Signers of the Declaration of Independence are treated with particular reverence in American historical memory. Caesar Rodney, Delaware’s delegate to the Second Continental Congress, is no exception. He is remembered not just for his signature, but also his vote for independence and the mad dash he made to Philadelphia in time to cast it. His story has been recounted time and again in popular media for the benefit of generations of Americans who look to the Revolution as the seminal American event.
Rodney’s story goes like this: In the summer of 1776, Rodney was in his home colony when Delaware’s other two representatives at the Continental Congress became deadlocked regarding the issue of independence. A tie between them would preclude a unanimous vote from the colonies. When word of this conflict reached the Rodney, the third delegate, he mounted his horse and rode seventy miles to Philadelphia “with speed” to settle it. This was no small feat as Rodney was in terrible health. Yet many newspaper and magazine articles recalled that he strode into the hall still wearing spurs, and cast his vote in his riding boots. His vote ensured unanimity in the matter of American liberty, and the rest was history.
Popular media recollections of Caesar Rodney are among many examined in the chapter “American Characters,” part of Popular Media and the American Revolution: Shaping Collective Memory, forthcoming in December from Routledge, Taylor and Frances. It describes how Americans’ collective memory of the Revolution has manifested in media over three centuries, including stories of heroes and heroines who were not part of the military but whose contributions are remembered, especially in their own communities. “Collective memory” describes a nation’s, region’s, or community’s beliefs about the past – beliefs that sometimes reflect current needs more than what actually happened.
Rodney’s story illustrates the quirky nature of memory. Early published accounts of his revolutionary contributions did not mention his hectic ride and vote at all. Newspapers often included miscellaneous documents that related to the Revolution, and Niles’ Weekly Register in 1818 published correspondence between Rodney’s nephew and John Adams that focused on Rodney’s worthy participation in the Stamp Act Congress, and noted his “inflexibility of heart” as a statesman.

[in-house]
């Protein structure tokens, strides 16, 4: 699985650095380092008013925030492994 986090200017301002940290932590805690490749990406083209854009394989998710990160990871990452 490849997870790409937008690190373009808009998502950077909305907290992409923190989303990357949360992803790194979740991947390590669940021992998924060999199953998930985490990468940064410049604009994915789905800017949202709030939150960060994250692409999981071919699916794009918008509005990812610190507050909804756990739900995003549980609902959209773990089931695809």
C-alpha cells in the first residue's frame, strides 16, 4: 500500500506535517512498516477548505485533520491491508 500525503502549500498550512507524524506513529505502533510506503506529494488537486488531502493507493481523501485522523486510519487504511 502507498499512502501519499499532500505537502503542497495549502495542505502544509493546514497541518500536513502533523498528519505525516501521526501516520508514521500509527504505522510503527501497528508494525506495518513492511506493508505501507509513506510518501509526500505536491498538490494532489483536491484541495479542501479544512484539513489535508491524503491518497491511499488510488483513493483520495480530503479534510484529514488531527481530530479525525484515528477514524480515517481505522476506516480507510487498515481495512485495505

New books sometimes inspired press stories and commentary. A smattering of newspapers in 1827 repeated a humorous anecdote about Rodney that had been included in the multi-volume Biography of the Signers of the Declaration of Independence published by R.W. Pomeroy. The story illustrated Rodney’s “gaiety and humor” when he responded to a delegate from Virginia who had a history of holding his own colony above the others in “high-wrought eulogies.” The Virginia delegate believed a British incursion was imminent and asked for help for his constituents. Rodney,
…began with a crocodile sympathy, to deplore the melancholy and prostrate condition of his neighboring, extensive, and heretofore ‘powerful’ state of Virginia! But, said he, in a voice elevated an octave higher in concert pitch, ‘let her be of good cheer; she has a friend in need; Delaware will take her under its protection and ensure her safety.’
The delegate from Virginia joined in the laughter, and the “subject lay over to another day.”
The Port Folio magazine published the same anecdote as “worth remembering,” but criticized the book, noting that Rodney had been introduced with a “display of heraldry somewhat startling to a simple republican reader.”  Rodney, the article insisted, was a humble man who well deserved the confidence and friendship of George Washington. Americans in 1827 took pride in the fact that they had thrown off European aristocracy. Any man who enjoyed “displays of heraldry” would be unworthy of the friendship of Washington, the ultimate American hero.